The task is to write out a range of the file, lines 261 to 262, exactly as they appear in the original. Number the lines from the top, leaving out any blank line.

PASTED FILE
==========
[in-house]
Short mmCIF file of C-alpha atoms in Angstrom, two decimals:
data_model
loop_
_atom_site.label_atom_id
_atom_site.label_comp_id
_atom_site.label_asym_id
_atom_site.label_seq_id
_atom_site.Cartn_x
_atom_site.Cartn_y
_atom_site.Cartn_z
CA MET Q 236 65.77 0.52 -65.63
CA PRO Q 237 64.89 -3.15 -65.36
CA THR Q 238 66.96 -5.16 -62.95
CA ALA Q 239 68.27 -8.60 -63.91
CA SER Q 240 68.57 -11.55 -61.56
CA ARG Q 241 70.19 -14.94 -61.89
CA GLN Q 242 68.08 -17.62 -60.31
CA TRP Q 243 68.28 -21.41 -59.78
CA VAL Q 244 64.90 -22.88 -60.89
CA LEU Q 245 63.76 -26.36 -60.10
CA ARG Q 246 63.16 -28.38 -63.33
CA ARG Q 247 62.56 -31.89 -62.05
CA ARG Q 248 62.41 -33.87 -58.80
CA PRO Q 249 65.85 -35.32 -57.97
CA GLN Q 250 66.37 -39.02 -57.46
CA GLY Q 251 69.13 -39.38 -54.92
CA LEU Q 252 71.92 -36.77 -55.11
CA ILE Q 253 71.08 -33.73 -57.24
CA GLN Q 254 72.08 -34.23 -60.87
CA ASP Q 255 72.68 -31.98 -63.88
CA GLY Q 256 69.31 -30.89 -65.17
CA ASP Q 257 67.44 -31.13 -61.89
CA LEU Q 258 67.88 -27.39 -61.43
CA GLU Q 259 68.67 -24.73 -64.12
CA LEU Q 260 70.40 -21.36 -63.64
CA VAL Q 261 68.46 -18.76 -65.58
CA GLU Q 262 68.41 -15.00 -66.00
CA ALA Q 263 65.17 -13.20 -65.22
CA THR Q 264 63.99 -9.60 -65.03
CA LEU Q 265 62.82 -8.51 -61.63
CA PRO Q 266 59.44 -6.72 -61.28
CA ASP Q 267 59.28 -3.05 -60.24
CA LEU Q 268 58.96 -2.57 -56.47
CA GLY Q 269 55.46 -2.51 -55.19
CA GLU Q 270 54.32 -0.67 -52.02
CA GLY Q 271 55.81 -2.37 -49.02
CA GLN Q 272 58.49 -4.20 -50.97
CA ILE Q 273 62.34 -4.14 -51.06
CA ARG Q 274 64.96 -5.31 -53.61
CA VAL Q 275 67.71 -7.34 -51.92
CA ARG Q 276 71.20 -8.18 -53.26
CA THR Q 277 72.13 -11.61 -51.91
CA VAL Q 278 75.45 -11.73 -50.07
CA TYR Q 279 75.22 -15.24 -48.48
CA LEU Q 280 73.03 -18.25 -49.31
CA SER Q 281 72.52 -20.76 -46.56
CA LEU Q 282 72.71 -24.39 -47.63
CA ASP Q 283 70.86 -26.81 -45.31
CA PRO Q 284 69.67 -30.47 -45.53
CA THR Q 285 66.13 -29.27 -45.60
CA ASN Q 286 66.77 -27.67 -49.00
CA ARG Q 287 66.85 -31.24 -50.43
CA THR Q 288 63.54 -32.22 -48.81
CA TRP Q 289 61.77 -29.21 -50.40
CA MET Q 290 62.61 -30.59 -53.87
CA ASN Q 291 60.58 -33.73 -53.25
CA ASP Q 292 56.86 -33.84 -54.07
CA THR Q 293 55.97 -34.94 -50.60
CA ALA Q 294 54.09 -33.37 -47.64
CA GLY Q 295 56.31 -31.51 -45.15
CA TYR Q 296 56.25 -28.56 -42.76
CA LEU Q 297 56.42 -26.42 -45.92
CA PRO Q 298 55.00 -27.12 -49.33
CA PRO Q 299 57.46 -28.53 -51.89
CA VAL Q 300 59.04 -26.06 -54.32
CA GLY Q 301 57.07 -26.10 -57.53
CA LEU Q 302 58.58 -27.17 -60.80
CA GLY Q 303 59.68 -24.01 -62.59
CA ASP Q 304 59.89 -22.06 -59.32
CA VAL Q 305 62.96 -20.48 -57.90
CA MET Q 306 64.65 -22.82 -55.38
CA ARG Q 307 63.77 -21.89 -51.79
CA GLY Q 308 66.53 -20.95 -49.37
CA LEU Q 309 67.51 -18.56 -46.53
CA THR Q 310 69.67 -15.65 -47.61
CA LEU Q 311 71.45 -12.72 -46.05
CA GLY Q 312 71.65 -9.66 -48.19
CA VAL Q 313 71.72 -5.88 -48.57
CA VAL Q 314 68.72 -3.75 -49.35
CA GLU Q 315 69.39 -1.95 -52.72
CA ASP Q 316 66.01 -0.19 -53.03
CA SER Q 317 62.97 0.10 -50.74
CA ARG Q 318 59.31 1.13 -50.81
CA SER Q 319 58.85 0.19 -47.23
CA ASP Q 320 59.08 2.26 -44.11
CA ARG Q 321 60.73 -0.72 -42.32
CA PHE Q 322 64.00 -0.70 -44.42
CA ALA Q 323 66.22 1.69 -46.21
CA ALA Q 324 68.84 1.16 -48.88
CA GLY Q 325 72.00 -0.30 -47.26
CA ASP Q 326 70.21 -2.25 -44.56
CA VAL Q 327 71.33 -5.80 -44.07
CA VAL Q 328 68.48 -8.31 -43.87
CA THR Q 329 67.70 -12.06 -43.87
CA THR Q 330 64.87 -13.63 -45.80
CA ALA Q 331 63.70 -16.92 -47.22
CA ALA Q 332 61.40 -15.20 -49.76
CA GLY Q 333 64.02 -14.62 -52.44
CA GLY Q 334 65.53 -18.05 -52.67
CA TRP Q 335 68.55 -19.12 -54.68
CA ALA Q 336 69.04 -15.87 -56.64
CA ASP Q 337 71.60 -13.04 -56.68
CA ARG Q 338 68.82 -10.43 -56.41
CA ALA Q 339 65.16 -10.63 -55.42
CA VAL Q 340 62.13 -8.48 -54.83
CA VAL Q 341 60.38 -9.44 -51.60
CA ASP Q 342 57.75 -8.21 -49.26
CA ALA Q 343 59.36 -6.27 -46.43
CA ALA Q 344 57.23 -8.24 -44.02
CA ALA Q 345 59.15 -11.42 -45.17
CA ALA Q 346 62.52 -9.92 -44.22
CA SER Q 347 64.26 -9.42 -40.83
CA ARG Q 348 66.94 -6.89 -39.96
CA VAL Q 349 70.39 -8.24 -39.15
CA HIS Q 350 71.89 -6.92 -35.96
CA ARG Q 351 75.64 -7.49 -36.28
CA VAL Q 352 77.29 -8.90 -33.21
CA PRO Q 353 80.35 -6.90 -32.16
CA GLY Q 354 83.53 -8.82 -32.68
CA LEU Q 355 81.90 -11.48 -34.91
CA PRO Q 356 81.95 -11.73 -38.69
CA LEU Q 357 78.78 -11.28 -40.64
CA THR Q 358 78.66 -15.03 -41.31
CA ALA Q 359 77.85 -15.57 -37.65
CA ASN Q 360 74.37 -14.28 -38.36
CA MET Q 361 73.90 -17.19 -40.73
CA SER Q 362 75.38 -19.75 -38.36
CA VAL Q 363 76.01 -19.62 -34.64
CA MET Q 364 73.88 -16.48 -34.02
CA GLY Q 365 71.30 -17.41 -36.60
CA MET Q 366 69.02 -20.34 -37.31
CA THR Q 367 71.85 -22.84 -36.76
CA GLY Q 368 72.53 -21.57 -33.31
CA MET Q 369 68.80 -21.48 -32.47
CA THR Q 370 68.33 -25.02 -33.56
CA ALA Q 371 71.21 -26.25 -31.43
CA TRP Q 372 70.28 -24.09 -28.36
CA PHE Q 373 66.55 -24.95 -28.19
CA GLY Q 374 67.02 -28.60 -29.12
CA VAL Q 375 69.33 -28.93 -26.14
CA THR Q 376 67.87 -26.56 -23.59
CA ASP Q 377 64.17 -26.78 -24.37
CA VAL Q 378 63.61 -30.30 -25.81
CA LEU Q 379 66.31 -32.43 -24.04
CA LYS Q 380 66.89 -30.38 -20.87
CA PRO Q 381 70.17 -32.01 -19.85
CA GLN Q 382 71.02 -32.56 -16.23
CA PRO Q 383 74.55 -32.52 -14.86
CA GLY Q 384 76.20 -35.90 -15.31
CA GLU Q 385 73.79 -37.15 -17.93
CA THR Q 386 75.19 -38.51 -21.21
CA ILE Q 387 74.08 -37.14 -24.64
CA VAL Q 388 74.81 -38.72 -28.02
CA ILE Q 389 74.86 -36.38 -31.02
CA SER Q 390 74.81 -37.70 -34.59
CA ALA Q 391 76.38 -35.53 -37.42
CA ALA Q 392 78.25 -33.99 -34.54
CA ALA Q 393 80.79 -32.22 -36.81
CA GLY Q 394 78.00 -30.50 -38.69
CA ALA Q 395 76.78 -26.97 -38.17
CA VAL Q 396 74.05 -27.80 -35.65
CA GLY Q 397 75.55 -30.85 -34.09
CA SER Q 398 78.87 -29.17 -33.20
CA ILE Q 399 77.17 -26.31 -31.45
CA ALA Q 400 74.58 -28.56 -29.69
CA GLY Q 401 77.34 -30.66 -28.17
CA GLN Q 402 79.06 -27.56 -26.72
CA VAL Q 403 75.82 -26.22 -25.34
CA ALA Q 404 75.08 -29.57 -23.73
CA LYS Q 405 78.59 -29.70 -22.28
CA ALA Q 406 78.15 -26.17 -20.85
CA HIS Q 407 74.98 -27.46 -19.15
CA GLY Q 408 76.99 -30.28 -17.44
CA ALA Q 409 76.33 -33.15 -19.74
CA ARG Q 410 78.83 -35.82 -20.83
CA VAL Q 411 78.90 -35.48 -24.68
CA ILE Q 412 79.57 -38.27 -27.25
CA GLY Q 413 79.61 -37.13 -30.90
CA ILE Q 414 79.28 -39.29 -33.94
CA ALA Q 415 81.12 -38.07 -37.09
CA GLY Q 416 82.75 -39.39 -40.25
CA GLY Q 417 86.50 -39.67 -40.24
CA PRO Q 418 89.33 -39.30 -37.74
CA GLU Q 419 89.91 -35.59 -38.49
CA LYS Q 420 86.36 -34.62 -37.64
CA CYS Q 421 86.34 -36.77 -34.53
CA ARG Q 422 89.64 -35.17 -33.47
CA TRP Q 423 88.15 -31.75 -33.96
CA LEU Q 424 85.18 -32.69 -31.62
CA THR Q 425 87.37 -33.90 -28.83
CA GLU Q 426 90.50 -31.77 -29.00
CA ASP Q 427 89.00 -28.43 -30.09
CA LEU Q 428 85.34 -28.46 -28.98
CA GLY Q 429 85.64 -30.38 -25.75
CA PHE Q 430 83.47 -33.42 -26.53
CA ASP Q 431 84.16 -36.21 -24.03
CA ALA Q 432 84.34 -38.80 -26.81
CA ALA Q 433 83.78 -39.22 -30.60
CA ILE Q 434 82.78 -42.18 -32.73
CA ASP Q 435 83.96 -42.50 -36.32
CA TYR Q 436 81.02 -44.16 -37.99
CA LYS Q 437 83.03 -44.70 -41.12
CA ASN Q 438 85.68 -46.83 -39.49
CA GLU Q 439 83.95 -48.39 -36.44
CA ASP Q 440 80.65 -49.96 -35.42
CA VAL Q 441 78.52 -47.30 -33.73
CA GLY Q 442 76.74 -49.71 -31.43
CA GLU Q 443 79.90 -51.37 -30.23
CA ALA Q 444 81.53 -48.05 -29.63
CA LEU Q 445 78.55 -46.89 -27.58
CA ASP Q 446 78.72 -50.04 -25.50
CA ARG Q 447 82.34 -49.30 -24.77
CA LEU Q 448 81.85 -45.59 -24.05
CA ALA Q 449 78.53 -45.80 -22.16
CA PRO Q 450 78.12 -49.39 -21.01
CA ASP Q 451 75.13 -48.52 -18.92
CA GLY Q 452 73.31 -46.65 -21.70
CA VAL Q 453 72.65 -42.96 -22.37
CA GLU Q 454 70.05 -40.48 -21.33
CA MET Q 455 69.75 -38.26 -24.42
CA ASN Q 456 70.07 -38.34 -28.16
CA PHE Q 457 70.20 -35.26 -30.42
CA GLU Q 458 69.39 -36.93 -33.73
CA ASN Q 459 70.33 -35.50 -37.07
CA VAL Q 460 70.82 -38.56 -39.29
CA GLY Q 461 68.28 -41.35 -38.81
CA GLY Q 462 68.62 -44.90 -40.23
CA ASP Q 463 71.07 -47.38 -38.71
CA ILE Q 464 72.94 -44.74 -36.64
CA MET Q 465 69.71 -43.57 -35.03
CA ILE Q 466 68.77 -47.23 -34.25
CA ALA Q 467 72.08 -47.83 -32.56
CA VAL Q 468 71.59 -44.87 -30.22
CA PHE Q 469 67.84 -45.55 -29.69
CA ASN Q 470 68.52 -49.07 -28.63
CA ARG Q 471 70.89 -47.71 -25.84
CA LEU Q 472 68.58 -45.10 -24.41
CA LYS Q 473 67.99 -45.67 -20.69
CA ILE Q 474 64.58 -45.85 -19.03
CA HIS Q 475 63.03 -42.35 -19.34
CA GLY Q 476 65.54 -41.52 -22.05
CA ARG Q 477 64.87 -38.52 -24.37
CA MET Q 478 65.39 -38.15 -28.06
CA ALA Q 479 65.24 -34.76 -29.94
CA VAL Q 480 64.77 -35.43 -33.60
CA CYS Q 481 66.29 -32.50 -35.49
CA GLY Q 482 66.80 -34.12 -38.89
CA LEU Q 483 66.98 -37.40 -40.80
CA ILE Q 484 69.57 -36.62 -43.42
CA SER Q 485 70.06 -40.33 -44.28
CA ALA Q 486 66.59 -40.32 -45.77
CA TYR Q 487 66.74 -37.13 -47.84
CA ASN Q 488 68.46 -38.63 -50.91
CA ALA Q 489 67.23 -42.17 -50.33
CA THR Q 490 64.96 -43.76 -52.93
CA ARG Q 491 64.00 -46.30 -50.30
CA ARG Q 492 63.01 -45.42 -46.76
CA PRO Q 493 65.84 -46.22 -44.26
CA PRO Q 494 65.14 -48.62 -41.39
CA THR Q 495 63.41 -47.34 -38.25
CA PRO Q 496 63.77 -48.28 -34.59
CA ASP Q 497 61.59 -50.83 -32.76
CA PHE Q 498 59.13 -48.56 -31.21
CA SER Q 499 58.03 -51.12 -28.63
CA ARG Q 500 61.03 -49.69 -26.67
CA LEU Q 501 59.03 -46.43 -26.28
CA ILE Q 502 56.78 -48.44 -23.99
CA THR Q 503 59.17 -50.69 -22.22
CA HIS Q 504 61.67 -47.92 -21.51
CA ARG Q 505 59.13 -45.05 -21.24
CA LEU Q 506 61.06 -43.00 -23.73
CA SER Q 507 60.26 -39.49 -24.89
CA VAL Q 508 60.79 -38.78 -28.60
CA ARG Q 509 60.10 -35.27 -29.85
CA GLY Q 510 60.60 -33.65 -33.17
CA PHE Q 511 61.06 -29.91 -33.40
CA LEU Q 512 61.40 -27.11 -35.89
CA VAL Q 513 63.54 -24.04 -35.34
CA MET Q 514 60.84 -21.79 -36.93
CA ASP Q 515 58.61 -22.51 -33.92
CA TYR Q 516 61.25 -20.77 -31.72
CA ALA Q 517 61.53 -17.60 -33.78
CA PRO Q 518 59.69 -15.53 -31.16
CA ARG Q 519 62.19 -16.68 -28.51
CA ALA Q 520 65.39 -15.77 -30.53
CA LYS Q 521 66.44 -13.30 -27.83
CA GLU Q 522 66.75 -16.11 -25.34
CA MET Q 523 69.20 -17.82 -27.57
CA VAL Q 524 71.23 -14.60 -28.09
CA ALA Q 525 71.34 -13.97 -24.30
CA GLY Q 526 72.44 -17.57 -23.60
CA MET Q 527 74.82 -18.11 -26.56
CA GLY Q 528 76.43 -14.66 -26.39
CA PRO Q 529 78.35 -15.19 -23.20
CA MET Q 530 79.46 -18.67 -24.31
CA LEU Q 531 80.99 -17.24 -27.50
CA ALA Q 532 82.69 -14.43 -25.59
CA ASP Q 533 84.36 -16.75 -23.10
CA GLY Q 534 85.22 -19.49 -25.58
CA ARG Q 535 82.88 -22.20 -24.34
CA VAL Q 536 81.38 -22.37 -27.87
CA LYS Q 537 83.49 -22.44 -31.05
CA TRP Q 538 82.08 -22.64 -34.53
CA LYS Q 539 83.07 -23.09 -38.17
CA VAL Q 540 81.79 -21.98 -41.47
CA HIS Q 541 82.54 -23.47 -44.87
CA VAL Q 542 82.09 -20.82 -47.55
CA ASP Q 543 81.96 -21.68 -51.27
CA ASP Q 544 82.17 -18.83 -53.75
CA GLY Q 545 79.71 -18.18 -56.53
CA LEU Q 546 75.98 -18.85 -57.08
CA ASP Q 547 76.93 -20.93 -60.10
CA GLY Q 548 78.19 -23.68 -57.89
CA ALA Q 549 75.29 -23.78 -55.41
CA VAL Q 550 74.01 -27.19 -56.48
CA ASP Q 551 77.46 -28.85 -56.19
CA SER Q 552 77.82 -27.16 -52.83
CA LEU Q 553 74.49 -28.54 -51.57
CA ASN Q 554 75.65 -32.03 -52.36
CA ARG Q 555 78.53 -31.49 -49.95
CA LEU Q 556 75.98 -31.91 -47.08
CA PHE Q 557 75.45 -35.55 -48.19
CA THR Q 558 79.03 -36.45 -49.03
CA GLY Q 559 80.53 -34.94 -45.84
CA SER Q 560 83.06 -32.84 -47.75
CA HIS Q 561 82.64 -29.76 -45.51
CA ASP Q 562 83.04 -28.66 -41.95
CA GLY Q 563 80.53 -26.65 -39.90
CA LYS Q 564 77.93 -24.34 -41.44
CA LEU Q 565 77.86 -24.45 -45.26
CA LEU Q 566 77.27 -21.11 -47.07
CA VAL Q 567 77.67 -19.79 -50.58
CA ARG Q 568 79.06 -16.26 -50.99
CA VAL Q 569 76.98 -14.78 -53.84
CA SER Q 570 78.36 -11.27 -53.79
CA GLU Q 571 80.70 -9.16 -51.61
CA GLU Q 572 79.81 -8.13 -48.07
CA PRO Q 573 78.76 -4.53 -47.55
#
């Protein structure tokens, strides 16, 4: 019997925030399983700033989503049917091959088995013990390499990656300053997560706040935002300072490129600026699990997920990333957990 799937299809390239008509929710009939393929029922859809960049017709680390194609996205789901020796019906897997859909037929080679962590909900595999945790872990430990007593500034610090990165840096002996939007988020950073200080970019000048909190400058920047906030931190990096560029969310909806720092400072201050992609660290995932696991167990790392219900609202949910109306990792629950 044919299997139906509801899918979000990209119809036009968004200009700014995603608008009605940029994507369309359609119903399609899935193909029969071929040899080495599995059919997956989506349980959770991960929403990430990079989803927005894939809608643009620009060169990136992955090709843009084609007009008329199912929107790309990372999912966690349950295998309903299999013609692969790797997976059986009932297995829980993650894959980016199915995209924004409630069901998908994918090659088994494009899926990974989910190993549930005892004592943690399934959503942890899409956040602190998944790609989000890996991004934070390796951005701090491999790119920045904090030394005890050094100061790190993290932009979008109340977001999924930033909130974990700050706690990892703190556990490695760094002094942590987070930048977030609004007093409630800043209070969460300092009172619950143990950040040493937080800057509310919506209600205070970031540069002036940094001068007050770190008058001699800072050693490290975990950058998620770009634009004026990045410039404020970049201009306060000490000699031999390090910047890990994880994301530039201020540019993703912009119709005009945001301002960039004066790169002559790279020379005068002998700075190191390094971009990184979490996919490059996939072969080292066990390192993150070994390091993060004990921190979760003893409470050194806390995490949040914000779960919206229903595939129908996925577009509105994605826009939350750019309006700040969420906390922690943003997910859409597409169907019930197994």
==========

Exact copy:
CA SER Q 485 70.06 -40.33 -44.28
CA ALA Q 486 66.59 -40.32 -45.77